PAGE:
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A Shire draft horse, one of the many rare domestic livestock breeds being kept at the Sedgwick County Zoo.

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A Randall Lineback cow, one of the many rare domestic livestock breeds being kept at the Sedgwick County Zoo.

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For fear she and her pack might harm cattle, Opal was captured and collared by USFWS workers. She was then released as a “Judas wolf” — once she lead the workers back to her pack, they were all exterminated. (Montana, outside of Yellowstone.)

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For fear she and her pack might harm cattle, Opal was captured and collared by USFWS workers. She was then released as a “Judas wolf” — once she lead the workers back to her pack, they were all exterminated. (Montana, outside of Yellowstone.)

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Four wolf pelts lie draped over the back of a federal official’s truck near Helena, MT. These wolves once formed a pack that was killed to assuage local ranchers’ fears that theymight someday kill cattle.

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Four wolf pelts lie draped over the back of a federal official’s truck near Helena, MT. These wolves once formed a pack that was killed to assuage local ranchers’ fears that theymight someday kill cattle.

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Four wolf pelts lie draped over the back of a federal official’s truck near Helena, MT. These wolves once formed a pack that was killed to assuage local ranchers’ fears that theymight someday kill cattle.

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Four wolf pelts lie draped over the back of a federal official’s truck near Helena, MT. These wolves once formed a pack that was killed to assuage local ranchers’ fears that theymight someday kill cattle.

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For fear she and her pack might harm cattle, Opal was captured and collared by USFWS workers. She was then released as a “Judas wolf” — once she lead the workers back to her pack, they were all exterminated.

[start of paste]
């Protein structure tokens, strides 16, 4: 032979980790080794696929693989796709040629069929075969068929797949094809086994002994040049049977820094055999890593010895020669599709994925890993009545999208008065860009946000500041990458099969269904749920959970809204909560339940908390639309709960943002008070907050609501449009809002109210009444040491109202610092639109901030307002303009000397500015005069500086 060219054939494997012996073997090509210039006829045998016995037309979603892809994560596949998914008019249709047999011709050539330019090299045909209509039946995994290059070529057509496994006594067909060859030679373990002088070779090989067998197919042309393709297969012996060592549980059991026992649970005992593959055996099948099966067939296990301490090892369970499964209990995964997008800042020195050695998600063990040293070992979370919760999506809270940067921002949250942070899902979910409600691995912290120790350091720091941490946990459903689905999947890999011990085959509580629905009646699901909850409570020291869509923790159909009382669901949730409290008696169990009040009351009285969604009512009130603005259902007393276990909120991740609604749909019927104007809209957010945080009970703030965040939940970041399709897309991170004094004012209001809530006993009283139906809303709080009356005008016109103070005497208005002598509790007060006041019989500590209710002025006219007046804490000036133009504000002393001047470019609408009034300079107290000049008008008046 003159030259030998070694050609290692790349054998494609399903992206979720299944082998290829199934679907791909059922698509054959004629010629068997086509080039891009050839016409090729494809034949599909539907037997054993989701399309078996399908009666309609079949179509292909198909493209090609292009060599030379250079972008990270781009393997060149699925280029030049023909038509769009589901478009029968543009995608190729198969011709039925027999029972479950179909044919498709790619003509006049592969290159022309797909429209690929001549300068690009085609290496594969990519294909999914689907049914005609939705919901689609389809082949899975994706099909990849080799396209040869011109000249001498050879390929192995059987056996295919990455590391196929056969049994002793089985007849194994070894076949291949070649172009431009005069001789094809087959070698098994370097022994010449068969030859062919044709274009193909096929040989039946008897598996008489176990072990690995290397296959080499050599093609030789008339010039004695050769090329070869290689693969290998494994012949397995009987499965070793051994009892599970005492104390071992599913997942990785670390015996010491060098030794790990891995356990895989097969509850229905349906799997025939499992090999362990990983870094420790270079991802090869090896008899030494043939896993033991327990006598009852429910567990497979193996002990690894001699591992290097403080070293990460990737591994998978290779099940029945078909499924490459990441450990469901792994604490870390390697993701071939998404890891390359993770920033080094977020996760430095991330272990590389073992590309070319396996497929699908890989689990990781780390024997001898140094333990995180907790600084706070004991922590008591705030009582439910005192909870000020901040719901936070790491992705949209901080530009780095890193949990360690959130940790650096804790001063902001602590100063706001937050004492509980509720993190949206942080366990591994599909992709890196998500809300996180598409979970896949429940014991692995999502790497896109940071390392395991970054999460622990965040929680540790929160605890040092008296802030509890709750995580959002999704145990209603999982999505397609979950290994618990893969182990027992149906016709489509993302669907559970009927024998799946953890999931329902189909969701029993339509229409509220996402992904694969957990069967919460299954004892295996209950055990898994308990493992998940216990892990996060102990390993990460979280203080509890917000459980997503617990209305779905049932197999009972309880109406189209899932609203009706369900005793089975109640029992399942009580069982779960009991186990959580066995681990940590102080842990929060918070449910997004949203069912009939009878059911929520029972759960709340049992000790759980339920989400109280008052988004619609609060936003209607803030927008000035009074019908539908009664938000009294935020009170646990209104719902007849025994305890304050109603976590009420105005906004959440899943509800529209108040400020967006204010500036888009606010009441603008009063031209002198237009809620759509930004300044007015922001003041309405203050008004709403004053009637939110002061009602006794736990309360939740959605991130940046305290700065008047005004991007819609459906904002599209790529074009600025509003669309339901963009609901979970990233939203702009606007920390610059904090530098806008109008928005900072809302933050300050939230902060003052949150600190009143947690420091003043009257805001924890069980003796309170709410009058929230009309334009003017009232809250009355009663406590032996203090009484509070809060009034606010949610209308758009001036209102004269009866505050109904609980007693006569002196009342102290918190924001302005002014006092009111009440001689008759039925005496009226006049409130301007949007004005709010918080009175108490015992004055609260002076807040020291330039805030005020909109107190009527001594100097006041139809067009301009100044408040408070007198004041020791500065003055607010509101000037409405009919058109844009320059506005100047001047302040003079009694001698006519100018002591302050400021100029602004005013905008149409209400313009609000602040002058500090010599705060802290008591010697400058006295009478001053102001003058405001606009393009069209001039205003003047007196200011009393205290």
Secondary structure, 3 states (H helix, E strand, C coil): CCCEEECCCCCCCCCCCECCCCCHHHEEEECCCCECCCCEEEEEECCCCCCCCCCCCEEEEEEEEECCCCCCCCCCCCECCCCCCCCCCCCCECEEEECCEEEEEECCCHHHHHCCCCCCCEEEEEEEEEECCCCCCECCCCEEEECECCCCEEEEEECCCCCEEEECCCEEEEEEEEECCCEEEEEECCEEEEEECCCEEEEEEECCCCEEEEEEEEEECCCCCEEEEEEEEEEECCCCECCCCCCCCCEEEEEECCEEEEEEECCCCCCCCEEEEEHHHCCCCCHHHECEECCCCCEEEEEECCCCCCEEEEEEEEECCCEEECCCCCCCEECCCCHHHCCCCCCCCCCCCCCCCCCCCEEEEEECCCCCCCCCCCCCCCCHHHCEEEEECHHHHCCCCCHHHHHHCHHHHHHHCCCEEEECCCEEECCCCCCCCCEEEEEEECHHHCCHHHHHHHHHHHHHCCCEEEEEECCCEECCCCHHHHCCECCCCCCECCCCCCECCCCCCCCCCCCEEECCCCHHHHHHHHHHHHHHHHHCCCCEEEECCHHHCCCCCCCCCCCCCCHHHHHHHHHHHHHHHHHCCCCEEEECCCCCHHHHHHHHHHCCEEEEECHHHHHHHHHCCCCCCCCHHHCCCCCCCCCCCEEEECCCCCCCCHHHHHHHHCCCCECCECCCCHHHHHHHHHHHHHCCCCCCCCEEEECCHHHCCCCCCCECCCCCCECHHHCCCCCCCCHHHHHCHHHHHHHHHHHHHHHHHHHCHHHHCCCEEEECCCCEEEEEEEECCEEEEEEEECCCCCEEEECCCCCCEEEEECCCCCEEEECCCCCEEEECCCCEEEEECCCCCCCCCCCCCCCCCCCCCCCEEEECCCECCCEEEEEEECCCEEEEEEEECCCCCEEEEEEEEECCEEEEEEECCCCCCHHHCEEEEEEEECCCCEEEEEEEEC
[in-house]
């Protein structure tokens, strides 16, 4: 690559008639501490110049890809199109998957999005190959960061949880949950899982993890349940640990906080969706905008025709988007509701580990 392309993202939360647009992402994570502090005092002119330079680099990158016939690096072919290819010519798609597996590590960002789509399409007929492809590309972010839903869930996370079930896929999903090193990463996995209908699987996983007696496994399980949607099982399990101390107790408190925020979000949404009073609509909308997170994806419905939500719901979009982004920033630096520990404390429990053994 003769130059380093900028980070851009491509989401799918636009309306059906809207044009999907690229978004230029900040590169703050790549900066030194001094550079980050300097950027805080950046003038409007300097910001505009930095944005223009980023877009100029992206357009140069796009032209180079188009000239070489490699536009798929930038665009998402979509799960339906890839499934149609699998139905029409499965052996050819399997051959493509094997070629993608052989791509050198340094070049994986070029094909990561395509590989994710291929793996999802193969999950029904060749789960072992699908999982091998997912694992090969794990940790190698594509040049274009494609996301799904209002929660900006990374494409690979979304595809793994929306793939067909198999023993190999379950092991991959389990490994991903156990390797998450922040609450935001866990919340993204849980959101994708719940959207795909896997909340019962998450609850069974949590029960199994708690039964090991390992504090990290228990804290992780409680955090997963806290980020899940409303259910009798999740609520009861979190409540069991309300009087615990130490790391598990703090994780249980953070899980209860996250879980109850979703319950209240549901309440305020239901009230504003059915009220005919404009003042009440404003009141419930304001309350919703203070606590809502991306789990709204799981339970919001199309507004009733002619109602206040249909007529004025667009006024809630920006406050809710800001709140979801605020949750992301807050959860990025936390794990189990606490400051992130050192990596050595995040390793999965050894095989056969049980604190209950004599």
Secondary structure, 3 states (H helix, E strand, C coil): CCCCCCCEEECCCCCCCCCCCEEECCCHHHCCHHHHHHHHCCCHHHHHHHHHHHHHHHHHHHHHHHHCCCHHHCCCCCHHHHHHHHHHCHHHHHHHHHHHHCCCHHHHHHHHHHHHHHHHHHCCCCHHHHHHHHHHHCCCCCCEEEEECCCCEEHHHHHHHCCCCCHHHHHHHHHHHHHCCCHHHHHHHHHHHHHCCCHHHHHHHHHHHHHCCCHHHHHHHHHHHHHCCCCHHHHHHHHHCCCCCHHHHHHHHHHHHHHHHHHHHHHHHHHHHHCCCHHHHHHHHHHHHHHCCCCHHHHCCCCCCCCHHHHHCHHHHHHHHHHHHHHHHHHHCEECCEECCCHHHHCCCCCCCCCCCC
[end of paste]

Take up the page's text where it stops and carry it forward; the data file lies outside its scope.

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For fear she and her pack might harm cattle, Opal was captured and collared by USFWS workers. She was then released as a “Judas wolf” — once she lead the workers back to her pack, they were all exterminated.

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WOL009-00012

For fear she and her pack might harm cattle, Opal was captured and collared by USFWS workers. She was then released as a “Judas wolf” — once she lead the workers back to her pack, they were all exterminated.

Photo

WOL009-00010

For fear she and her pack might harm cattle, Opal was captured and collared by USFWS workers. She was then released as a “Judas wolf” — once she lead the workers back to her pack, they were all exterminated.

Photo

WOL009-00011

For fear she and her pack might harm cattle, Opal was captured and collared by USFWS workers. She was then released as a “Judas wolf” — once she lead the workers back to her pack, they were all exterminated.

Photo

WOL009-00009

For fear she and her pack might harm cattle, Opal was captured and collared by USFWS workers. She was then released as a “Judas wolf” — once she lead the workers back to her pack, they were all exterminated.

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Carter Niemeyer, a USFWS employee, stands over a calf that was killed by a wolf pack near Red Deer, MT. Wolves very seldom kill cattle. Defenders of Wildlife actually reimburses ranchers for any cattle loss to wolves in Montana.